"Willow senses your letdown and automatically switches phases from stimulation to expression," its website reads. "Our iOS and Android apps track milk volume, pump time, and past sessions, with tips that keep you pumping smoothly." Unfortunately, Willow will also set you back nearly $500. And since most insurance companies don't cover the Willow, chances are you'll be paying out of pocket if you choose this option.

    Available at Amazon

  • The on-the-go wearable: Freemie Liberty

    Another discreet wearable breast pump, the Freemie Liberty predates the Willow by a few years. You wear this double electric breast pump in your bra like the Willow, but the Freemie has tubes and wiring that connect to the actual pump part. You can fasten the pump to your pants or skirt and feed the tubing down your clothing to keep things more discreet, but it's not wireless like the Willow.

    On the other hand, the Liberty is hundreds of dollars cheaper, selling for about $300. This rechargeable battery-powered double electric pump also has a programmable sleep timer, which lets you set a shut-off time between 5 and 40 minutes in case you drift off while pumping. You can recharge the Liberty with the AC adapter that comes with the pump, or in any USB port, like the one in your car or computer, making the Freemie Liberty extremely handy for moms on the go.

    Available at Freemie

  • The eco-minded wearable: The Elvie

    Like the Willow, the Elvie is a wireless wearable in-bra pump. What sets the Elvie apart from the Willow, however, is its reusable bottles; you don't have to keep purchasing specific collection bags. "Connect to the free Elvie Pump app to monitor milk volume in real-time, track pumping history for each breast, and control the pump remotely," its website reads. "Elvie Pump automatically switches from Stimulation to Expression mode when it detects letdown and will pause when the bottle is full." Elvie comes in either a single option for about $300 or as a double pump around $500.

    Available at Amazon

  • The dirt-cheap cult pump: The Haakaa

    The Haakaa is another breast pump that I have personal experience with. This no-fuss manual pump is just one piece made entirely of silicone. It uses simple suction to draw out milk – either passively while your baby is nursing from the other breast, or actively if moms gently squeeze it before attaching to create suction. It's available for well under $15, and moms rave about how effective (and cheap) it is for collecting breast milk. Since it's so easy to clean and doesn't have small parts, the Haakaa is the perfect travel companion for breastfeeding moms.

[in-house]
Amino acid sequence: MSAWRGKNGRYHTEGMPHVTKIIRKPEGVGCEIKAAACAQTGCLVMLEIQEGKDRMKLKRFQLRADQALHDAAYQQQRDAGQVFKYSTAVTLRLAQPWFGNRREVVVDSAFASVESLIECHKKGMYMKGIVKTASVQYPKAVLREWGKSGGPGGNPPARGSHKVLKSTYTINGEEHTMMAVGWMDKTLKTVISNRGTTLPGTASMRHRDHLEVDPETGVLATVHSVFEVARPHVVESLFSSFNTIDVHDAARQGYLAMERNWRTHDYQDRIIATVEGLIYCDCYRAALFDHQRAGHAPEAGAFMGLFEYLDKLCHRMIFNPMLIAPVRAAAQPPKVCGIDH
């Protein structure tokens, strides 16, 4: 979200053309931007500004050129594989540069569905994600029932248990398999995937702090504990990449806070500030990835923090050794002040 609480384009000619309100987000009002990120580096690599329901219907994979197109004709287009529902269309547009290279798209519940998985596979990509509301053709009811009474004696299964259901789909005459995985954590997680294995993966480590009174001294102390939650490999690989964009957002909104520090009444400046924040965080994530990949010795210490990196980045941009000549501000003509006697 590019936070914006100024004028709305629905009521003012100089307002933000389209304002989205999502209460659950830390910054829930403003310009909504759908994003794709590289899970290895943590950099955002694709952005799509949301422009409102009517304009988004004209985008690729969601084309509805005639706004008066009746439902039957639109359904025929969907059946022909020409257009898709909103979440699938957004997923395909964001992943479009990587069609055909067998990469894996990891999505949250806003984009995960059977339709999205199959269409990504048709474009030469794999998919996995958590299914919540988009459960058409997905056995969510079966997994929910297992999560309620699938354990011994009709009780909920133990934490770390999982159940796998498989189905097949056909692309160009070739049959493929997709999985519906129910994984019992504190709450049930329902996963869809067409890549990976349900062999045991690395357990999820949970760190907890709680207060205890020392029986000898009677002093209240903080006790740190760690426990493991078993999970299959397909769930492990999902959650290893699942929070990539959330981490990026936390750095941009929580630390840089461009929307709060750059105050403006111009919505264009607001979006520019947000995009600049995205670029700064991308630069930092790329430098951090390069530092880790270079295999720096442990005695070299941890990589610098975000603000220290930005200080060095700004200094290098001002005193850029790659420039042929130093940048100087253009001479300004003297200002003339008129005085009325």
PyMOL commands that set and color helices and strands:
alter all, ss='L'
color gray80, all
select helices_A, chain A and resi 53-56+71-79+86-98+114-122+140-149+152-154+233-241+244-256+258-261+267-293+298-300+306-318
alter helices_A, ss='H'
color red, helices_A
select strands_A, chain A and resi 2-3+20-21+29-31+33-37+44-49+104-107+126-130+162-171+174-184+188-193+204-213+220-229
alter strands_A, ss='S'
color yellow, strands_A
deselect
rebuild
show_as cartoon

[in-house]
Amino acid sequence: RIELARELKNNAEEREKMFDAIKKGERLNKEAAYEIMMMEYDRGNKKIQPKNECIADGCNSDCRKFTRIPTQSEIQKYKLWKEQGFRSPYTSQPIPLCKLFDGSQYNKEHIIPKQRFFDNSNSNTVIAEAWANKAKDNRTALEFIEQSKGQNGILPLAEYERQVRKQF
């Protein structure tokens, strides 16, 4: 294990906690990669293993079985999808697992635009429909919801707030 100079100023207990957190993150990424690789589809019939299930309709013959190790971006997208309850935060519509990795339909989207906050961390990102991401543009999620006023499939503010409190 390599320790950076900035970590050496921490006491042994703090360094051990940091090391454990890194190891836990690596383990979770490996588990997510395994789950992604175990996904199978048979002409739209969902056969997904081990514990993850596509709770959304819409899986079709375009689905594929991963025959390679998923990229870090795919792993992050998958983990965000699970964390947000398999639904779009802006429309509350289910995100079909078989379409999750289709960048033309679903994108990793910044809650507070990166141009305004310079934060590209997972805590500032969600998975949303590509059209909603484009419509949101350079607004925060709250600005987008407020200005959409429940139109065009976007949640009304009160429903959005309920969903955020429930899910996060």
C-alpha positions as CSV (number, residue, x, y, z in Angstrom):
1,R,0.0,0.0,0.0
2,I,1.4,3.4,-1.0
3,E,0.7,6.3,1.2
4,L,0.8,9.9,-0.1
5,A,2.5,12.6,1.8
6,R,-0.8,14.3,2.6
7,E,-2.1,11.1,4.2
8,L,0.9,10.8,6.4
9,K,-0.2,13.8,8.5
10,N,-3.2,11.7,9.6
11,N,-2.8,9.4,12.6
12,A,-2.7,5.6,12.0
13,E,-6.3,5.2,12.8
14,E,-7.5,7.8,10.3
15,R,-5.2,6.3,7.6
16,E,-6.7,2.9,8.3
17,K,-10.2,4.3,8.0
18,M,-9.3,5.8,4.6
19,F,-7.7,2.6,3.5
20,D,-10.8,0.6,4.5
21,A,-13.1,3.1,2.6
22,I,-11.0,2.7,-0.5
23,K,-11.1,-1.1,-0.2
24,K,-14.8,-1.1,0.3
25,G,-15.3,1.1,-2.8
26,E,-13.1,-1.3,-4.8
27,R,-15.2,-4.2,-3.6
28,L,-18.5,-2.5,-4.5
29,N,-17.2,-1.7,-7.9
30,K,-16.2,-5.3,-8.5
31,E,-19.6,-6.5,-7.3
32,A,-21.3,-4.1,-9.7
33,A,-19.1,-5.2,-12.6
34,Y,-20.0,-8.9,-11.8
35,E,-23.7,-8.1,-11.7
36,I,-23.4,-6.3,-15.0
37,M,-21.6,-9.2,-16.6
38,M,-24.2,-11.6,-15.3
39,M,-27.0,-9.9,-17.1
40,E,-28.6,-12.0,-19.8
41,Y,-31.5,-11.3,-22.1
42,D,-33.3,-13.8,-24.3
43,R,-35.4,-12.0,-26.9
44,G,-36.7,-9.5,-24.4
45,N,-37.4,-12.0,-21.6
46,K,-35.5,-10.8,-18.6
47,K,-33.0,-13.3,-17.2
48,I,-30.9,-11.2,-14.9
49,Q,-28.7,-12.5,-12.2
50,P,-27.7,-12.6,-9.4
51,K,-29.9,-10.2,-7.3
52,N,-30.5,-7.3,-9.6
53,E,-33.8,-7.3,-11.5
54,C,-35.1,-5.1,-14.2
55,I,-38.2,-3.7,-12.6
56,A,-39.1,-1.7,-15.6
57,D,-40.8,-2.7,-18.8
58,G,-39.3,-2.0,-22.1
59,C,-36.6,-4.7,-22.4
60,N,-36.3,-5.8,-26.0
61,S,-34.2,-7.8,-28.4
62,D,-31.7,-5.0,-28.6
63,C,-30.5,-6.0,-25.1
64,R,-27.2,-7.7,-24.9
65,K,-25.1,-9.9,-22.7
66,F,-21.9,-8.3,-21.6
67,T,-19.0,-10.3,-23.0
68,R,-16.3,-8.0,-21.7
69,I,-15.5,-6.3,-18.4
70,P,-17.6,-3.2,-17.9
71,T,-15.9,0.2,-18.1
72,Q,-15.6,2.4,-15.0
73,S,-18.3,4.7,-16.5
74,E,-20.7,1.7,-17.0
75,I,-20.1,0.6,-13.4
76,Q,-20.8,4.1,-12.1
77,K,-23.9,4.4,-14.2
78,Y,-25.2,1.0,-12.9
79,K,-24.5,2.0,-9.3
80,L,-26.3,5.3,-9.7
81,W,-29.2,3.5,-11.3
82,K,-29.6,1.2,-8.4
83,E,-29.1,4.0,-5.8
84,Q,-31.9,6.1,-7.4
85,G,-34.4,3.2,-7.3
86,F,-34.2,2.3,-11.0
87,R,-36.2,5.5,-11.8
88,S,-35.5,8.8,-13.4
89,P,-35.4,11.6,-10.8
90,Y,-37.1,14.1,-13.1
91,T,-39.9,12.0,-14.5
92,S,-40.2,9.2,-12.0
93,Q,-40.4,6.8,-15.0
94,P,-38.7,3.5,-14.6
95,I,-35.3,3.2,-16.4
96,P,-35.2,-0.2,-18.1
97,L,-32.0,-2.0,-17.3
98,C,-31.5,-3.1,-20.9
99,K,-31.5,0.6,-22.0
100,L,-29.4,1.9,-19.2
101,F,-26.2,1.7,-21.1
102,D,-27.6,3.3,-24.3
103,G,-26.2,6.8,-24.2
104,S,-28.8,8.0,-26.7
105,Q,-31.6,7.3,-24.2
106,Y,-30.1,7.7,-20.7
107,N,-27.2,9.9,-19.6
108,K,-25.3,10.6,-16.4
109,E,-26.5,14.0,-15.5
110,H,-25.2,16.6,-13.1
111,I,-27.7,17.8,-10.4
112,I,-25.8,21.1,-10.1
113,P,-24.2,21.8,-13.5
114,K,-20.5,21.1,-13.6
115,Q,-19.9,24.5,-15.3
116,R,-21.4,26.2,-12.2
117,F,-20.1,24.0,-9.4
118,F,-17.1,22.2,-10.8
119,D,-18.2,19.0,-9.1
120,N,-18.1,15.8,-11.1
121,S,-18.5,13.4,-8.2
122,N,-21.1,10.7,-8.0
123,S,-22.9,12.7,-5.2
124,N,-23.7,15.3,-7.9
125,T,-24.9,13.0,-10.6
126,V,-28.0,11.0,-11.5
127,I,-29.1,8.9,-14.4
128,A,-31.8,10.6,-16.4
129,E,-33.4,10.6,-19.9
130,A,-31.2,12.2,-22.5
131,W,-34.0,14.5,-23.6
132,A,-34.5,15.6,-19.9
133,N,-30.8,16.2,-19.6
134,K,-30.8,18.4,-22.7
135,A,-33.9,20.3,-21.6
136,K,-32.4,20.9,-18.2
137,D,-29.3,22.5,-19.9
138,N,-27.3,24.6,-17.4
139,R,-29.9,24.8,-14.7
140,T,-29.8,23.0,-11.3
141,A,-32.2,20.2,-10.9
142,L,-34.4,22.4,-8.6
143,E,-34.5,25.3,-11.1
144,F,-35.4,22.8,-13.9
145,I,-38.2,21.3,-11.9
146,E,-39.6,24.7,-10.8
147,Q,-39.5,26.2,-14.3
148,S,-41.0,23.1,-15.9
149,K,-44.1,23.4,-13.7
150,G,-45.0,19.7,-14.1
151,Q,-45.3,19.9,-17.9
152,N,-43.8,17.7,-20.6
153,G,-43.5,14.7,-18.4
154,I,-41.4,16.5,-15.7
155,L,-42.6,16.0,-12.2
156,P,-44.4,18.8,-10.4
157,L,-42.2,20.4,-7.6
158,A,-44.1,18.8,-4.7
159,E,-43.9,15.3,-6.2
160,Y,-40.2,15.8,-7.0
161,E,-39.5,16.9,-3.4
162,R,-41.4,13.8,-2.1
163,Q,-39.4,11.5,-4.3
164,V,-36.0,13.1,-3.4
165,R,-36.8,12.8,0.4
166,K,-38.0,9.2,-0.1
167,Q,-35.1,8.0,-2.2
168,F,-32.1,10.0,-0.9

Available at Amazon

  • The trusty old-school manual: Philips Avent Manual Breast Pump

    Another no-fuss travel option is the Philips Avent Manual Breast Pump. It's small and silent, so you can just grab it and go without having to worry about remembering batteries or finding an outlet. Since there aren't any cords or electrical pumping sounds, it's also discreet. Your hand may get tired after a while, but it gets the job done on the road or if you need to pump a few ounces here or there. A good economical choice, it's generally available for about $25. Bonus: It comes with a nipple so you can use the collection container like a bottle; no need to pour your milk from one container to another.

    Obviously, this isn't an exhaustive list of every breast pump that's on the market today. But these tried-and-true options and their newbie competitors are without a doubt the most talked-about. Whether you're expecting your first child or it's been a few years since your last baby, there's bound to be something out there to satisfy your needs.

    Available at Amazon


  • Watch the video: Medela Pump in Style MaxFlow Breast Pump REVIEW u0026 How to use (December 2021).